According to Mozilla, 80 percent of Google Play app security labels are inaccurate • The registry

According to Mozilla, 80 percent of Google Play app security labels are inaccurate • The registry

The Mozilla Foundation has accused Google of wrongly labeling apps in the Play digital bazaar as “Data Secure” in 80 percent of cases – among the wrongly described software are TikTok, Facebook and Twitter.

“The data security labels of the Google Play Store make you believe that neither TikTok nor Twitter share your personal data with third parties,” says the Foundation’s report on the matter. “However, the apps’ privacy policies specifically state that they share user information with advertisers, ISPs, platforms, and many other types of companies.”

Mozilla’s privacy research team examined 40 apps (out of 2.7 million in the Play Store) and the accuracy of self-declaration data submitted by developers to Google’s data security form – to determine the advertising giant’s data security labels.

Mozilla staff found four out of five of the resulting ratings to be inaccurate, while 40 percent had significant discrepancies that should have given the apps a “Poor” rating for data security. Only 15 percent would have been rated “OK” if Mozillans had done the grading.

Apps that earned the researchers’ stamp of approval were: Stickman Legends Offline Games, Power Amp Full Version Unlocker, League of Stickman: 2020 Ninja, Google Play Games, Subway Surfers, and Candy Crush Saga.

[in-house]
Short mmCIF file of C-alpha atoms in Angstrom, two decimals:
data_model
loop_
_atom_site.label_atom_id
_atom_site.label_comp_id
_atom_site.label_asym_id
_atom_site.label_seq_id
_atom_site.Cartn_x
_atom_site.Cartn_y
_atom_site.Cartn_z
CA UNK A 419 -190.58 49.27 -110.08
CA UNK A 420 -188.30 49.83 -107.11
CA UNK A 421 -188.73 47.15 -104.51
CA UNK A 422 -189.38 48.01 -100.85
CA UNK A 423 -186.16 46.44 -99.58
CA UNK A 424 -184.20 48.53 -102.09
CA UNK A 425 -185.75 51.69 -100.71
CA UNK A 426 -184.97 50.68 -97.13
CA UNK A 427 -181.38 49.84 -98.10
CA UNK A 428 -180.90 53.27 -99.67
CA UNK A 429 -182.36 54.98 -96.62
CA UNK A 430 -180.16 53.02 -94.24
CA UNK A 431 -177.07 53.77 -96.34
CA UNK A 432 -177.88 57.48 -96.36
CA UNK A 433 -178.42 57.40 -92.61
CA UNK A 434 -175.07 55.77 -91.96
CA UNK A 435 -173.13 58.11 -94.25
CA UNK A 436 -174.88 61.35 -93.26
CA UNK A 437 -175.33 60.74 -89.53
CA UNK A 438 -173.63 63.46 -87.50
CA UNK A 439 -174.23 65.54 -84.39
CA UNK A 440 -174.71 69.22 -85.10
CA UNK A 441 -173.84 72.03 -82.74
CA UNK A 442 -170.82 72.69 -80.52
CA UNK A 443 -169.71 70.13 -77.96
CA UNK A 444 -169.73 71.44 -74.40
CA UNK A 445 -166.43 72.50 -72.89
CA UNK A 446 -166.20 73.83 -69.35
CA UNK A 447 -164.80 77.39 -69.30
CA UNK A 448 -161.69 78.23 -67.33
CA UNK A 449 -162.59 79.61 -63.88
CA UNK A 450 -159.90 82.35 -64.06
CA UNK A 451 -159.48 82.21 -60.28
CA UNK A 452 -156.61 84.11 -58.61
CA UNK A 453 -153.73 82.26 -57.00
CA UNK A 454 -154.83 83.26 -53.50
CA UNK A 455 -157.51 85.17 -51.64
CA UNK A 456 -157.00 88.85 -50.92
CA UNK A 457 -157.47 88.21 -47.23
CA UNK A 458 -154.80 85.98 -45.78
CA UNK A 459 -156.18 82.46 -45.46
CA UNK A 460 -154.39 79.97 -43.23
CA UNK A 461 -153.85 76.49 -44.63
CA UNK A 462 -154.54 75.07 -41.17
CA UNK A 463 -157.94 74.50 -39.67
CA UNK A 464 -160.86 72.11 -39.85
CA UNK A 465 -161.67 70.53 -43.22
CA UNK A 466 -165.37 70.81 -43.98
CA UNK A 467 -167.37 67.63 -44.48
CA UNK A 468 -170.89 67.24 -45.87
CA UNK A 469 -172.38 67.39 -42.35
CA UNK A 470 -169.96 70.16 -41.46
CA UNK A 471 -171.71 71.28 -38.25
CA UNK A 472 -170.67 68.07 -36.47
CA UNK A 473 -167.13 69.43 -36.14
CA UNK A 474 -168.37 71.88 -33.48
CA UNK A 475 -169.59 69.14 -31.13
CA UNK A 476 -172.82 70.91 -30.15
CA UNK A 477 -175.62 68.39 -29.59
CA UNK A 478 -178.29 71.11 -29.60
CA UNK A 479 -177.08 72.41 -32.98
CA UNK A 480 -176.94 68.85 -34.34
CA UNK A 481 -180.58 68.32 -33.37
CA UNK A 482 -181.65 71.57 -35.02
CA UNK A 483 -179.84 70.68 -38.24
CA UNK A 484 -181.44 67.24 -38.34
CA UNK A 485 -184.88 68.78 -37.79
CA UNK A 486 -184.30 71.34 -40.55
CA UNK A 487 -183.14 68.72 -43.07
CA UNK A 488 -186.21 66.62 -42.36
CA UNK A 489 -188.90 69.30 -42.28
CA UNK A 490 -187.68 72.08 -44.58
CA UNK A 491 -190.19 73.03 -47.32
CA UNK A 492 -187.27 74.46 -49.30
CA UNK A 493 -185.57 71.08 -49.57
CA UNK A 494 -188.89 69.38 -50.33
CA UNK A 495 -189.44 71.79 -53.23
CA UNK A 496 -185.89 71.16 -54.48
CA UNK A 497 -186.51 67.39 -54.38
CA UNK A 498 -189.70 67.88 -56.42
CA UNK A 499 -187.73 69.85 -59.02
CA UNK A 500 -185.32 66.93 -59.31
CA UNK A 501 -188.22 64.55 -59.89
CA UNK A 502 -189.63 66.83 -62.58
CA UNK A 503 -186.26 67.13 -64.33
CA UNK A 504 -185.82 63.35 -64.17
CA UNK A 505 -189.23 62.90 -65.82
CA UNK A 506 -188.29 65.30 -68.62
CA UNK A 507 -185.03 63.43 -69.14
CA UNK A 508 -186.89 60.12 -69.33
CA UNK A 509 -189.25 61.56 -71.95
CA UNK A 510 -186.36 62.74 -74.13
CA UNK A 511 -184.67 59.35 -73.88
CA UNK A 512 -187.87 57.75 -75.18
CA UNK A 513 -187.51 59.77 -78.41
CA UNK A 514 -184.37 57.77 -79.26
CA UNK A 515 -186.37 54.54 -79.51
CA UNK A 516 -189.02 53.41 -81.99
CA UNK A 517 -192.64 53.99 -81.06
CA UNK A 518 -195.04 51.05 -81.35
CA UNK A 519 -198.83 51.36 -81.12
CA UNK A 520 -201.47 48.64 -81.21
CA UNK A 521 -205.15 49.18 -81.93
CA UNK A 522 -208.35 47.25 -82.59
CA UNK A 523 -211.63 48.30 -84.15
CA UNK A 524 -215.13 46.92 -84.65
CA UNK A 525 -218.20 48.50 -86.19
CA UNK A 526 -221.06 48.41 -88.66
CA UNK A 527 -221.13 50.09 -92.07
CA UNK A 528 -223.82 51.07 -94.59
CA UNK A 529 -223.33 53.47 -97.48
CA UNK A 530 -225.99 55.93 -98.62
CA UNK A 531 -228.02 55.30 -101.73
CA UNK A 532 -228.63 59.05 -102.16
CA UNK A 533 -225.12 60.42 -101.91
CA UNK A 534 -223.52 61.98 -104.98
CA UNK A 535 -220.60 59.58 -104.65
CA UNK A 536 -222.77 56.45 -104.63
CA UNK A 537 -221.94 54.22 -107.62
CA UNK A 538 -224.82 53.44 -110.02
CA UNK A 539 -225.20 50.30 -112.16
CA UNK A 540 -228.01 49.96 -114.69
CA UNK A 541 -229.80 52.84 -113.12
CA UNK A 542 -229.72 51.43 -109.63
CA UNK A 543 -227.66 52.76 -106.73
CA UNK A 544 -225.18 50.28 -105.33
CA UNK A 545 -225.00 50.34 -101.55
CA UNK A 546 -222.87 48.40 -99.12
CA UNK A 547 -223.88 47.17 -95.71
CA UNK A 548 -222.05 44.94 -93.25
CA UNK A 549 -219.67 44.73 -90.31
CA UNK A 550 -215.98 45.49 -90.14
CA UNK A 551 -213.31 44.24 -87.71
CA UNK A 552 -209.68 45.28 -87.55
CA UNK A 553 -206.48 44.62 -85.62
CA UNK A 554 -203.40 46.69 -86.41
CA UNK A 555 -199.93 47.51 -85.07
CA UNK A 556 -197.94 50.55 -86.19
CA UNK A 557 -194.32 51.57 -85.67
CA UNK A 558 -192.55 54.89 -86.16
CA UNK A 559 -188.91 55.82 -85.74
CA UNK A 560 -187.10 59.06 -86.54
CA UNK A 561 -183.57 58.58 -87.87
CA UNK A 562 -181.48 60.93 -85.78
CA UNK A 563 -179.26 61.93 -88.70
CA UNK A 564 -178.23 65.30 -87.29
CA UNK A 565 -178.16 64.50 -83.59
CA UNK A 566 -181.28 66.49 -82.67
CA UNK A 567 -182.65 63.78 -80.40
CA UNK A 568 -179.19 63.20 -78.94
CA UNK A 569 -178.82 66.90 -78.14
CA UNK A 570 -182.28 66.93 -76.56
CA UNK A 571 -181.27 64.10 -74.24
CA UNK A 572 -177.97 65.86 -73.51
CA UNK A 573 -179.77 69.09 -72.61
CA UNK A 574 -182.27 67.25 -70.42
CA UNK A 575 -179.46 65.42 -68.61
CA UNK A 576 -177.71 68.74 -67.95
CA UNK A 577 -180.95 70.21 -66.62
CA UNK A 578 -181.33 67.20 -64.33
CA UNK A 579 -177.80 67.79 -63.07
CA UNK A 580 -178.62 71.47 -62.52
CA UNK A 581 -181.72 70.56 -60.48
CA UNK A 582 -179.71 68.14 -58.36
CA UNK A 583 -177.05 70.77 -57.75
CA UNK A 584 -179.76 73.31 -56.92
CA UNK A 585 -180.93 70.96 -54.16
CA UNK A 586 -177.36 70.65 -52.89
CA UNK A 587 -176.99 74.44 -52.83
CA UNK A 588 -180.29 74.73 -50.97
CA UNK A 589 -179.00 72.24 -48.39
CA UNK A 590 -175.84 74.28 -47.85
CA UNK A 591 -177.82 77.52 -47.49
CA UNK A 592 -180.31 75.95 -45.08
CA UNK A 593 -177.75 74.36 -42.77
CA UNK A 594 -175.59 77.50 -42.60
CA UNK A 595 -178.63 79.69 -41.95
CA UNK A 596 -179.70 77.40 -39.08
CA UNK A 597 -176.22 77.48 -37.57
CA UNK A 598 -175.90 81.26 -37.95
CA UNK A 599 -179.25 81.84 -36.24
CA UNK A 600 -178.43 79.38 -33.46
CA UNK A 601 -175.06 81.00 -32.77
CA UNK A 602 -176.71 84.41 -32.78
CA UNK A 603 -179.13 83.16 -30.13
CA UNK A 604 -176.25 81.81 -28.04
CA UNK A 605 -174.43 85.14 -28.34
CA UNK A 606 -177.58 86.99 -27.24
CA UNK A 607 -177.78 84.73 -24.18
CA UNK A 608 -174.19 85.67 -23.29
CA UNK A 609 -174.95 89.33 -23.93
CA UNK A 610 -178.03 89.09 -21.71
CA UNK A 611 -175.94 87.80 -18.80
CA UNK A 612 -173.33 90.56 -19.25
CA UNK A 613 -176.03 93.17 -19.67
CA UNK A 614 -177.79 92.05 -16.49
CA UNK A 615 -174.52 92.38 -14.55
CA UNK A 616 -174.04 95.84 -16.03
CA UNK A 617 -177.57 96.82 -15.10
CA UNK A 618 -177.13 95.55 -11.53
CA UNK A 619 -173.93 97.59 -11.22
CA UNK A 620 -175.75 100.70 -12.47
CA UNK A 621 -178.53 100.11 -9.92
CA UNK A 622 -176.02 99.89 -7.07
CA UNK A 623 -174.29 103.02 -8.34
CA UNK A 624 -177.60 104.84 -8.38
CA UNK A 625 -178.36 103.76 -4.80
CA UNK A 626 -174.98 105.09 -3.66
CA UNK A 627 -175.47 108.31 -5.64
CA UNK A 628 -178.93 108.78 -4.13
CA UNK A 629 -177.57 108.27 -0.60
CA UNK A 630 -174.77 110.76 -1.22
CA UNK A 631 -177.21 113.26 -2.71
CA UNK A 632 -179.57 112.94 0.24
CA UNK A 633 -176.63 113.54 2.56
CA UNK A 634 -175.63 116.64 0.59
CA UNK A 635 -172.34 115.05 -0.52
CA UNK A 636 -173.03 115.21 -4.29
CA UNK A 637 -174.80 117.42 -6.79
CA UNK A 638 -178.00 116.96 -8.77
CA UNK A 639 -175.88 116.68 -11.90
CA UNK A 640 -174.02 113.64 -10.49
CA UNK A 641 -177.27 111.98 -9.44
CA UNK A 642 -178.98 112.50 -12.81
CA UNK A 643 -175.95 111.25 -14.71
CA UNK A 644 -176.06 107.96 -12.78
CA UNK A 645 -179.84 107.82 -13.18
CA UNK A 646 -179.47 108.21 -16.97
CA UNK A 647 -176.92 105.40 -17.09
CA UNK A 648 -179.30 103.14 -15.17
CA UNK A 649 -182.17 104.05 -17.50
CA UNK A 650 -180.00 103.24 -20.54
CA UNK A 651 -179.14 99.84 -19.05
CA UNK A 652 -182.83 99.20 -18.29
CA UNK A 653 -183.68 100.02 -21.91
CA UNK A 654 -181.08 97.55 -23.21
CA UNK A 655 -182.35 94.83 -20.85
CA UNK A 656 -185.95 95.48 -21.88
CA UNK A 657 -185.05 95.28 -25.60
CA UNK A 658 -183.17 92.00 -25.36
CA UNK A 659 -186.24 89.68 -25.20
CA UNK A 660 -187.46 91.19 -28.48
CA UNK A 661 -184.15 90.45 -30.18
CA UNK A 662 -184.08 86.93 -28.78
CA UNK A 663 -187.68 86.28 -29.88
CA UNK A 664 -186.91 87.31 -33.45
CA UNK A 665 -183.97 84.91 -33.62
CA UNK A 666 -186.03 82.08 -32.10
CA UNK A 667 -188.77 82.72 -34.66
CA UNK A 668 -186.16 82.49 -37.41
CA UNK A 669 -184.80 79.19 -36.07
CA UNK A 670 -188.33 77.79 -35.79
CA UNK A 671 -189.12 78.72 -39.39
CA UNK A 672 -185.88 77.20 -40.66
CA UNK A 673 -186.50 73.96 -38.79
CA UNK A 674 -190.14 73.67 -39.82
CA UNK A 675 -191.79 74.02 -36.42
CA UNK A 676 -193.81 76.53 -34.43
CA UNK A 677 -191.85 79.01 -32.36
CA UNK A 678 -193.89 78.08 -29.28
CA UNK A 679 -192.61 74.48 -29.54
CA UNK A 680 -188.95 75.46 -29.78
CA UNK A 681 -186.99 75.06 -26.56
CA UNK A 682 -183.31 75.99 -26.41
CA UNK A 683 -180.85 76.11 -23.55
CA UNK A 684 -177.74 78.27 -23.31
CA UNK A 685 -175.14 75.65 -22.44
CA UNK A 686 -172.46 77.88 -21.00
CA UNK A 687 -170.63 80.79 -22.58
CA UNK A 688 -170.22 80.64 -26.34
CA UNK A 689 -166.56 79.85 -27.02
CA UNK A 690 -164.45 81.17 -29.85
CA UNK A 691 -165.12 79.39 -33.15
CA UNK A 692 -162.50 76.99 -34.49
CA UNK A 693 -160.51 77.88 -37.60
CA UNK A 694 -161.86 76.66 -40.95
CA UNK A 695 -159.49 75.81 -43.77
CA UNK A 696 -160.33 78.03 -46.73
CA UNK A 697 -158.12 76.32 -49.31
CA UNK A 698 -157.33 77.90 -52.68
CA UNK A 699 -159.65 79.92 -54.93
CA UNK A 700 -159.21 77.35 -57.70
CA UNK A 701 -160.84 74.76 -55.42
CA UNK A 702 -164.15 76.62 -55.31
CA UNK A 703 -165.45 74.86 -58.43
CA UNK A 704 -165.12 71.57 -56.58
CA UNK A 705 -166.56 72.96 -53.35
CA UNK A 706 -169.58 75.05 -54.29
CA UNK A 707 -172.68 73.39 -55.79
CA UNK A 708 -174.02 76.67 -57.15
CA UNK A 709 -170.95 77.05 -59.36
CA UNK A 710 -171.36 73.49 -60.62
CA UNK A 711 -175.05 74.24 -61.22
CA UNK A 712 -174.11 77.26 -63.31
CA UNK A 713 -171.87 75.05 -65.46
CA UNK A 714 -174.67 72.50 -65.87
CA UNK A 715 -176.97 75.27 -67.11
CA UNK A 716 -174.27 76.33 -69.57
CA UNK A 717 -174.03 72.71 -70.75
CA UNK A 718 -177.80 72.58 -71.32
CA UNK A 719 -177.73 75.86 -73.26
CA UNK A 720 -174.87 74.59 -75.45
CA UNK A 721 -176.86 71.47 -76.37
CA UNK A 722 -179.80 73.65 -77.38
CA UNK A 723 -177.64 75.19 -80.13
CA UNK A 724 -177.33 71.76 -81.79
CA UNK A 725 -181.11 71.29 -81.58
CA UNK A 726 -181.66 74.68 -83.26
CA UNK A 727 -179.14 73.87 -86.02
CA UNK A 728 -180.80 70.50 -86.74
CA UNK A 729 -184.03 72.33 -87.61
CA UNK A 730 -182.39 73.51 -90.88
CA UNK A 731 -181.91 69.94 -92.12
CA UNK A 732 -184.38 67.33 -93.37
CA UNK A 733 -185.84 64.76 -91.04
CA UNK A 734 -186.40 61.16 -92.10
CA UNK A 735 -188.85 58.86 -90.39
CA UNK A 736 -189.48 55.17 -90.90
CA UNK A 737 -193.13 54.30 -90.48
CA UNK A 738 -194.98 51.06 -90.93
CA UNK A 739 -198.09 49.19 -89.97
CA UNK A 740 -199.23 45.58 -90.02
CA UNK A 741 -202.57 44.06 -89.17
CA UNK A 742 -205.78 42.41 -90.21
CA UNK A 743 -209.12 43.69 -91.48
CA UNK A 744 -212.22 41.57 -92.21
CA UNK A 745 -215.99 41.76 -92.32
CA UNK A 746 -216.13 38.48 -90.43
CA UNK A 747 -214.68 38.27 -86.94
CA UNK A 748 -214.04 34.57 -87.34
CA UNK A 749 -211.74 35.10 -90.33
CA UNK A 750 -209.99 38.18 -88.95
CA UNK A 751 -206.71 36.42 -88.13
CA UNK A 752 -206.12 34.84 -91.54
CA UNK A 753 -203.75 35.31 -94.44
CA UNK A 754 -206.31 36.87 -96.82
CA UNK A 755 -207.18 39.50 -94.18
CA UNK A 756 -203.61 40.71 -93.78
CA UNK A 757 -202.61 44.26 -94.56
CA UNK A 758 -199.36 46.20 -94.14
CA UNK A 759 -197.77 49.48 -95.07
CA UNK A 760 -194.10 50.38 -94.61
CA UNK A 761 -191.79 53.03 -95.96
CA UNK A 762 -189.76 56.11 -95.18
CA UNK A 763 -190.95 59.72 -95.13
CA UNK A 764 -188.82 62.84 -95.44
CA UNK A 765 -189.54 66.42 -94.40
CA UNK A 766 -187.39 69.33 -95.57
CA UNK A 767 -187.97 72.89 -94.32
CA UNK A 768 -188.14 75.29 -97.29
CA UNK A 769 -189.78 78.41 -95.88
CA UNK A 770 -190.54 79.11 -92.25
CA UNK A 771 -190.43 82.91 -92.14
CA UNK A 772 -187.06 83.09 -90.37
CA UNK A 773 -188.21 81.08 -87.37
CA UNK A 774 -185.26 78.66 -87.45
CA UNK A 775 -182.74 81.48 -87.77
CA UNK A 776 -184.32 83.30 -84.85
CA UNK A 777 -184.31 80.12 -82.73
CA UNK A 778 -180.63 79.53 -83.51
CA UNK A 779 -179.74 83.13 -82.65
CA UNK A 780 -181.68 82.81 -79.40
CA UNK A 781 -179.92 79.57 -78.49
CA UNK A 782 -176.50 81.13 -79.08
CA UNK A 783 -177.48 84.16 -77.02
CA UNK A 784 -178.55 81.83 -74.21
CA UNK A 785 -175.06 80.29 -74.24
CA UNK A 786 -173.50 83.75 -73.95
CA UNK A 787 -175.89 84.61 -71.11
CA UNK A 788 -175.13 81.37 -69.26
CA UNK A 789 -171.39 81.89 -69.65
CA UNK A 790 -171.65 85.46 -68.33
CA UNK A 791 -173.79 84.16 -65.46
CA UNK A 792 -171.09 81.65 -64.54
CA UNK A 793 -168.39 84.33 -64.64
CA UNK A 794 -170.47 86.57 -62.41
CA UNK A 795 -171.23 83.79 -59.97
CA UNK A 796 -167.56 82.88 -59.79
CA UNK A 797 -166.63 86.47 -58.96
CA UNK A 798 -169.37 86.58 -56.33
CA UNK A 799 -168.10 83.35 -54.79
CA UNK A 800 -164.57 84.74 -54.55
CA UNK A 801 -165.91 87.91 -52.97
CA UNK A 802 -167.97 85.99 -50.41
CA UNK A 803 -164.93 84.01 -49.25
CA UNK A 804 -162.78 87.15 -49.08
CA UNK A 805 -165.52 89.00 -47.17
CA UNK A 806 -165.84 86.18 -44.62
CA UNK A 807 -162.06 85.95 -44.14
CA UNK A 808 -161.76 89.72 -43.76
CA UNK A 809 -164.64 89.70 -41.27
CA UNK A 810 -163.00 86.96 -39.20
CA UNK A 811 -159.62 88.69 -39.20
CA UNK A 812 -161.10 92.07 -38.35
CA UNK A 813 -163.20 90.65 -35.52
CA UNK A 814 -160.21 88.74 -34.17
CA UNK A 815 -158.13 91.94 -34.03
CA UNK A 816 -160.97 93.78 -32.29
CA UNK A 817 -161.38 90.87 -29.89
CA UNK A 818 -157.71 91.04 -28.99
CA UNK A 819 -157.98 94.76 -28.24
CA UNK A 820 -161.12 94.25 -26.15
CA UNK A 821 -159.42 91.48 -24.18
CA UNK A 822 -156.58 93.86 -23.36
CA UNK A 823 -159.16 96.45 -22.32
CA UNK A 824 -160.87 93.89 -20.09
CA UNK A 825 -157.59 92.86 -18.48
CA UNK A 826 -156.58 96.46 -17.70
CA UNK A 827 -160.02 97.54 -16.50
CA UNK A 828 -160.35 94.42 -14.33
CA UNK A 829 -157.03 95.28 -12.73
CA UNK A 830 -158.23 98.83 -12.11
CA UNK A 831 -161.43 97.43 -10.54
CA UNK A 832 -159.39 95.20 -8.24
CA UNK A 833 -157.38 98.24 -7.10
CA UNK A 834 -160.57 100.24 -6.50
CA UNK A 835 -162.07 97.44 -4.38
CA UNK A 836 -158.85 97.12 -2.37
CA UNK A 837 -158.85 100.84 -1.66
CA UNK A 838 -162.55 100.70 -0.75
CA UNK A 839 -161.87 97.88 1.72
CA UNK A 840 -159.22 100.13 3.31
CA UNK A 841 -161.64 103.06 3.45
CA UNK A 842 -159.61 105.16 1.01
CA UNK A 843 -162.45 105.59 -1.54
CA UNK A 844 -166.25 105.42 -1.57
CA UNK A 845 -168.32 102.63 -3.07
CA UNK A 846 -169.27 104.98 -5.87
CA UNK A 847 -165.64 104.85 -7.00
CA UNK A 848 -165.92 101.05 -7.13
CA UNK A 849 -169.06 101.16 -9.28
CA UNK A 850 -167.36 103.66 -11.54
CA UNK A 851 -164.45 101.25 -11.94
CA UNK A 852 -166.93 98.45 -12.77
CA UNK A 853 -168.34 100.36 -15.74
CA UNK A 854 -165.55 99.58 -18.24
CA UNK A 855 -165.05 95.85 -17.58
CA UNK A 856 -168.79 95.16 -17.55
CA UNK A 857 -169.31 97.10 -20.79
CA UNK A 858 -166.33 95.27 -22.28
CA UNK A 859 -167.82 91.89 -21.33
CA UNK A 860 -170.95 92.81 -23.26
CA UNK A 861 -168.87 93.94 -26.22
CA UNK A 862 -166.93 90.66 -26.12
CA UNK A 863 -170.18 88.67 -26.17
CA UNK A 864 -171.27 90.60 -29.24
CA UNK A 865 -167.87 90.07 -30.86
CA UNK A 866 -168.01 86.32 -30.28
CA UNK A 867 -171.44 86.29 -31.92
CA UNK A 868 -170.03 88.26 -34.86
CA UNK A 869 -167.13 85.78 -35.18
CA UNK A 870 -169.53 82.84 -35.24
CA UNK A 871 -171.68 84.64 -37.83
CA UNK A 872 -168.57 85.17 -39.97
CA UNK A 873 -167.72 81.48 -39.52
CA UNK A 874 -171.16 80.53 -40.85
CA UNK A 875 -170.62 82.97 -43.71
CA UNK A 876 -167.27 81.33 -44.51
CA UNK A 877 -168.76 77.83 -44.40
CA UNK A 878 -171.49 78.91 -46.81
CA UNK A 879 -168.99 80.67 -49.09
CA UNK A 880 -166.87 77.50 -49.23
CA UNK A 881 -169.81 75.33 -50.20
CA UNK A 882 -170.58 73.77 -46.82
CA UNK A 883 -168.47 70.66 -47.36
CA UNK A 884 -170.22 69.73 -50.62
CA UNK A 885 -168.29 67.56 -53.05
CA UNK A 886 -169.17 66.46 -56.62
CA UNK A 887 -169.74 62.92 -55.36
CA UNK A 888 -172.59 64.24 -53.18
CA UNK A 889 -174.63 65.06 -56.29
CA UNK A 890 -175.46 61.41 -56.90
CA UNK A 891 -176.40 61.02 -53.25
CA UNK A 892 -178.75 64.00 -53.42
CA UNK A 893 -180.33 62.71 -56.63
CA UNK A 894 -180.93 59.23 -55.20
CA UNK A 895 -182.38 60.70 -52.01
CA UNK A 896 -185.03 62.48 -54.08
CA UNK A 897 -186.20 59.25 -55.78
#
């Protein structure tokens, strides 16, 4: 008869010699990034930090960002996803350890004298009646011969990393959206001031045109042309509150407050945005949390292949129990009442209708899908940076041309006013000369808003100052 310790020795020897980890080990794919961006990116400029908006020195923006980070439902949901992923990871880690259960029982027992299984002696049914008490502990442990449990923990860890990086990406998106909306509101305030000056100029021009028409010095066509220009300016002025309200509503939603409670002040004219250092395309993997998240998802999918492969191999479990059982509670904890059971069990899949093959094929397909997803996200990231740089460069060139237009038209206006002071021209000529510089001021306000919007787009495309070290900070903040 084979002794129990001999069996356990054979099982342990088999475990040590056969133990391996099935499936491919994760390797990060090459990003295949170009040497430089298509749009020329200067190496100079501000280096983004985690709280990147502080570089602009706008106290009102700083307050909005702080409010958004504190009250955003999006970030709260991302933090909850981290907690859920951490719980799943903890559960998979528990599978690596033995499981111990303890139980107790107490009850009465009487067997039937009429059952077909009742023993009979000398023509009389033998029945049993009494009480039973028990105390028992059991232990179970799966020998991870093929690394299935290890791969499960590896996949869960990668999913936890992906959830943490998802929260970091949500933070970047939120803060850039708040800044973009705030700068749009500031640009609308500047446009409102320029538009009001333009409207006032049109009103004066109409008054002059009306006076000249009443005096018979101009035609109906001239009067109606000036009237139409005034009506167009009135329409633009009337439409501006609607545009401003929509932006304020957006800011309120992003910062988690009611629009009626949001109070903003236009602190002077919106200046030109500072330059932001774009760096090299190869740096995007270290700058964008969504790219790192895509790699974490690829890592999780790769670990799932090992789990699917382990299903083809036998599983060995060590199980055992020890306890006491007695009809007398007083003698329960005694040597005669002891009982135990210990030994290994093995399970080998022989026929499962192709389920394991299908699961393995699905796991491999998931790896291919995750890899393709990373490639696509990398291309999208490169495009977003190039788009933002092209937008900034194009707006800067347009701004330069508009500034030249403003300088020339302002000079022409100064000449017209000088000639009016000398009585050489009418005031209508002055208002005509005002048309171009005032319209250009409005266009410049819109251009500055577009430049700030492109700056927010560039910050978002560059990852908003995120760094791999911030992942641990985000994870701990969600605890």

Paid apps were mostly worse than non-paid apps. Half of the top 20 paid apps on Google Play were in the “poor” category, including Minecraft, Hitman Sniper and Geometry Dash. Six of the store’s top 20 free apps were rated “poor,” including Facebook, Messenger, Samsung Push Services, SnapChat, Facebook Lite, and Twitter.

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Mozilla says a major flaw in the self-reporting system is that it doesn’t require developers to report when their apps share data with “service providers” — and uses a problematic definition of “service providers.” The system also uses narrow definitions of “data collection” and “sharing” that allow app developers to use loopholes to avoid negative labels. Data classified as “anonymous” are also exempt.

The researchers acknowledged that while Google’s data security form is flawed, it is at least a step toward a proper privacy statement for consumers. But Mozilla also wrote that Google and application developers “share the blame for failing to improve privacy transparency in the Google Play Store.”

“But the responsibilities are not the same,” Mozilla’s privacy team wrote. “As the owner of the Play Store, Google has an additional responsibility to ensure that bad actors cannot flourish at the expense of consumers, many of whom come from vulnerable groups such as young people.”

And, as Mozilla points out, Google, which has a profit motive, “has not devoted the necessary resources to combating the threat.”

Google unsurprisingly criticized the report.

“This report consolidates company-wide privacy policies designed to cover various products and services with unique data security labels that inform users about the data collected by each application,” a spokesperson said. The registration. “The arbitrary grades assigned to apps by the Mozilla Foundation do not measure the safety or accuracy of the labels, given their flawed methodology and lack of supporting information.” ®

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